Friday, April 22, 2011

Today I'd like to talk just a little bit about the not-knot merger. Way back in the day, there was a difference in the pronunciation of the words "not" and "knot". The "k" in "knot" wasn't a silent hanger-on, it actually did something. If you said the word "knot", you'd pronounce the K, and maybe (I'm really just guessing on this) it would have sounded like "Kh-not" or [knot] or something like that. Same was true for things like "knee" and "knight". All those words had a "k" sound in front of them, (and the ends were a little different too in most cases). Over time, the English language, as all languages do, smashed some sounds together, forgot about others, and just threw a few extra sounds in other words just for giggles. As English changed, the "k" sound was left out more and more in "kn-" constructions, until it finally produced the same sound, and "knot" and "not" became indistinguishable in pronunciation. Even though the sounds changed over time, the spelling remained exactly the same.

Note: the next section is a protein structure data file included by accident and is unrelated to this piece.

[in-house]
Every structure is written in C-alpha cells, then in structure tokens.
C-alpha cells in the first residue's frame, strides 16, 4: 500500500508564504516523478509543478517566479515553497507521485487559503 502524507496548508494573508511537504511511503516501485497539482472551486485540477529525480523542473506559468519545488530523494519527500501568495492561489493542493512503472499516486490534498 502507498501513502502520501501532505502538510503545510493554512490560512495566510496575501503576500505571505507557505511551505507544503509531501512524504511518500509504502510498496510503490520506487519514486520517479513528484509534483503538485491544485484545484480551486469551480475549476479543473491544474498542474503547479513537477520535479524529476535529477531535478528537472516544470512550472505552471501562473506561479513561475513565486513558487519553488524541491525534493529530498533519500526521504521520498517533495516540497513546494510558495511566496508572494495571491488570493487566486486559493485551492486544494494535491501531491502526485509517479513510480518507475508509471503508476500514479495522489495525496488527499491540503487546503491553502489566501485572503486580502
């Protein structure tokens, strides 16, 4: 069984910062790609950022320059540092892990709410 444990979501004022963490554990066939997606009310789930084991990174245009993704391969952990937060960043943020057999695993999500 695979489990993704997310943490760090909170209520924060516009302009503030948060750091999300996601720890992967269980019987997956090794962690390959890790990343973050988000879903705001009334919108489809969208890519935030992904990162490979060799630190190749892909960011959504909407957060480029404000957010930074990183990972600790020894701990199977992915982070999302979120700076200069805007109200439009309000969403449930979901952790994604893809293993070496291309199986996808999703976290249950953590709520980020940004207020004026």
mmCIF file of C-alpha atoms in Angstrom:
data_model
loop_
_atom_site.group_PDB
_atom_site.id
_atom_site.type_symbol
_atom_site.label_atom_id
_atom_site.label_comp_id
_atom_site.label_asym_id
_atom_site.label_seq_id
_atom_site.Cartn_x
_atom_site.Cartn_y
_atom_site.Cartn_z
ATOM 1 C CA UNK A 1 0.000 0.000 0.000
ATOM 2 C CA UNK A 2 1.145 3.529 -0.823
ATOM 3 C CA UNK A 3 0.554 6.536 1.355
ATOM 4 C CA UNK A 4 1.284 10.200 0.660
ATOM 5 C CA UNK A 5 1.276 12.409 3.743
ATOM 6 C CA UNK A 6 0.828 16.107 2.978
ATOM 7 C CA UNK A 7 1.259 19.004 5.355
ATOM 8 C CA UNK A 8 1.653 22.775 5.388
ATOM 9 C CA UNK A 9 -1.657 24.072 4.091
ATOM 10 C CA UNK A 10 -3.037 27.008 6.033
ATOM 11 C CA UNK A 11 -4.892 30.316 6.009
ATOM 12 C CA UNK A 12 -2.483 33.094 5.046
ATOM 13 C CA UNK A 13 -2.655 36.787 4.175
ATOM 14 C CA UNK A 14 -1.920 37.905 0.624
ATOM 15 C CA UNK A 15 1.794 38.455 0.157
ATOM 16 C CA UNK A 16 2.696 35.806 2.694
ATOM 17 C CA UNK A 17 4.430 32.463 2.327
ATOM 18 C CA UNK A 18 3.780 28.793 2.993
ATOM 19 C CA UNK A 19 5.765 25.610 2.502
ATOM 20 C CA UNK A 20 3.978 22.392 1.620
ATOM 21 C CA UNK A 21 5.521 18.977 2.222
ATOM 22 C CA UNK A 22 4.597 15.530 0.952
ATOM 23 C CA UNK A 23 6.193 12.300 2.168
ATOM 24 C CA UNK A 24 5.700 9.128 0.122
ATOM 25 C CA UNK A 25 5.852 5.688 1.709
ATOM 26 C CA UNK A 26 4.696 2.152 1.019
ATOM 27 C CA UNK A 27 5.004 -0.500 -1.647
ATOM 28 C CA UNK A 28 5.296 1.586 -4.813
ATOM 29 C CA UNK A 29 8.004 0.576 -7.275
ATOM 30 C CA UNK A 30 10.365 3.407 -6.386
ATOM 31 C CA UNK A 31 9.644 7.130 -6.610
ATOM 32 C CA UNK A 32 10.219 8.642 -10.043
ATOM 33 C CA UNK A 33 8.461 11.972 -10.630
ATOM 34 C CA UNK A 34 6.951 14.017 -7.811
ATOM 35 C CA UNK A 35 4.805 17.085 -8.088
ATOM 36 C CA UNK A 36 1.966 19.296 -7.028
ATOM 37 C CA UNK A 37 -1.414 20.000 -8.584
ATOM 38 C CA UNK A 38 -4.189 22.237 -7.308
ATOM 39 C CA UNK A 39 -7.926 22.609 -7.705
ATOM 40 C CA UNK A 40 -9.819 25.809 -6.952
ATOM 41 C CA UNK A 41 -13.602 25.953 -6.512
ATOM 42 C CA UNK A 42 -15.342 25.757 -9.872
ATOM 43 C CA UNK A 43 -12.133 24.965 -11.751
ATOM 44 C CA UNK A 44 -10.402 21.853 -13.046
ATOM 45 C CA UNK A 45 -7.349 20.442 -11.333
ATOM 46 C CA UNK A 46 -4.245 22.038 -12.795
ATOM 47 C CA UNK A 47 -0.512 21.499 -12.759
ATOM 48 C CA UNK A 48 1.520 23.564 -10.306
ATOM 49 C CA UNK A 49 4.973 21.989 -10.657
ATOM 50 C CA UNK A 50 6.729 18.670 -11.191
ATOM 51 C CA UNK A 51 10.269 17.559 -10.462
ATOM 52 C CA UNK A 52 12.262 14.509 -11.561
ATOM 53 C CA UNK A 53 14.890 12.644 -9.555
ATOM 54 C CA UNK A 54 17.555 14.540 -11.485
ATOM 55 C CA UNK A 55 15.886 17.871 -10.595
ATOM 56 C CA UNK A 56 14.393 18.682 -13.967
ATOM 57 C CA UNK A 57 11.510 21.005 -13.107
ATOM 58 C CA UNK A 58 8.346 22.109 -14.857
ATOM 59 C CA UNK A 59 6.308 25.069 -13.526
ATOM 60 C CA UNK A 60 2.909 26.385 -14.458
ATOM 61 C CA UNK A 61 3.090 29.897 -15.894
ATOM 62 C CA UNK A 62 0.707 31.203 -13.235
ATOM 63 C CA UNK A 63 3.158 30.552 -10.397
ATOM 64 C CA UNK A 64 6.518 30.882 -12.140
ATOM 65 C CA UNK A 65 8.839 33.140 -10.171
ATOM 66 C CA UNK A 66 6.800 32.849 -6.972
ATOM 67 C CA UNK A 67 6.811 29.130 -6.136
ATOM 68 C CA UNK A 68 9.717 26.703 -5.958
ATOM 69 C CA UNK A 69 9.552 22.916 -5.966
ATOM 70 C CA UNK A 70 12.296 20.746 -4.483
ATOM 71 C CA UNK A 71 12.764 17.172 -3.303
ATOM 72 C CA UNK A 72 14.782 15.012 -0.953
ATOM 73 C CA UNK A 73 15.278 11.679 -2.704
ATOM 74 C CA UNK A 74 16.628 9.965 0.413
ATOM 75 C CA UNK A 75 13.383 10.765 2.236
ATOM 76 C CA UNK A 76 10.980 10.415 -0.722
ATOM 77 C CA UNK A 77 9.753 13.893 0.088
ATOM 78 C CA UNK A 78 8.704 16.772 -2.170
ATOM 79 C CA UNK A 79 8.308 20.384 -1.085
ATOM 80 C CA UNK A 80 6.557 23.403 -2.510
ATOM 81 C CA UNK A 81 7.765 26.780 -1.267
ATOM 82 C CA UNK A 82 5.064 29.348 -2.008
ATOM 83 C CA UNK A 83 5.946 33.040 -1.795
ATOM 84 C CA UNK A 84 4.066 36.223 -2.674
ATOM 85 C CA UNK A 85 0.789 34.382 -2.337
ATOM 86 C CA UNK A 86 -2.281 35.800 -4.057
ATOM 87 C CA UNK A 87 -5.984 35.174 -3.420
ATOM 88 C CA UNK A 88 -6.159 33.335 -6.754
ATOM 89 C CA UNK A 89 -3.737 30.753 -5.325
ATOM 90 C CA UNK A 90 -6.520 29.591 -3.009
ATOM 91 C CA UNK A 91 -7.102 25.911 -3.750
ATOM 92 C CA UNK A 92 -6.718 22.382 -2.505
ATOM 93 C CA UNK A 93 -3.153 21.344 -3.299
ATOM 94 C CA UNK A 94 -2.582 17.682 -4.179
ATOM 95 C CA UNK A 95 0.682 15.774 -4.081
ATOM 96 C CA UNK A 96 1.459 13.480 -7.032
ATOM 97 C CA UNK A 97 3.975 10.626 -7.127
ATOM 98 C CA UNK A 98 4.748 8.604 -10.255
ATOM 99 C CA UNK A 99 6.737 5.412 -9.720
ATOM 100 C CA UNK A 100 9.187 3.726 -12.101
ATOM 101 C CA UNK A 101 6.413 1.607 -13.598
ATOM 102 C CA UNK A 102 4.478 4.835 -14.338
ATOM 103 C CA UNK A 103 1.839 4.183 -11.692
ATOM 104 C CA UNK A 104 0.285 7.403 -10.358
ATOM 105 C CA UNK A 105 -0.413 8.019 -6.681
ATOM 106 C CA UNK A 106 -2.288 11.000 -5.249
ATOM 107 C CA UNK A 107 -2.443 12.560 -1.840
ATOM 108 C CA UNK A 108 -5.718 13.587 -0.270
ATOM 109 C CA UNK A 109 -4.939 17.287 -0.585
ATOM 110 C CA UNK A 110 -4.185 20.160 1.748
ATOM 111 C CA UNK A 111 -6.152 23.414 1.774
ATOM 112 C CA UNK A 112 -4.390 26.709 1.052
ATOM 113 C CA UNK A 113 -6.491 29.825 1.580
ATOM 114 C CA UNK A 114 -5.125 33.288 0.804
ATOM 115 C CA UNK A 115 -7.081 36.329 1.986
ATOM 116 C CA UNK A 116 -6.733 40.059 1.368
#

This same process happens constantly, and is happening right now. We're dropping the yod, the "yuh" sound, from a lot of our words. Think of an british dude saying "tune" (tyune), and an american saying tune (toon). We still keep the yod in a few words like "fume" "hewn", but for the majority, words like tune, coupon, dune, misfortune etc. have lost the yod.

So yeah.

That also shows that there are a lot of things that are nonsensical and confusing simply because they're relics of another context and environment. Aftereffects can last thousands of years.


  1. yayyyyyy!! yod = י
    Though I'm assuming you aren't talking about the yod as in the Hebrew letter :D

  2. Yeah, English is pretty screwed up. You know why? Those darn Normans! If it weren't for 1066, we wouldn't have had that short fraternization with Romance languages, we'd be mostly Germanic, and elementary school would be much easier.
    [Disclaimer: I am not prejudiced against individuals from Normandy. I swear!]

  3. Actually Richard, I believe the word yod is taken from the Hebrew letter, though I'm not sure. I know more about Spanish phonetics than English phonetics.

    And even though the crazy spelling makes our mish-mash language insanely hard to write correctly, it has a couple of really cool side effects, like the fun times you can have in rhyme.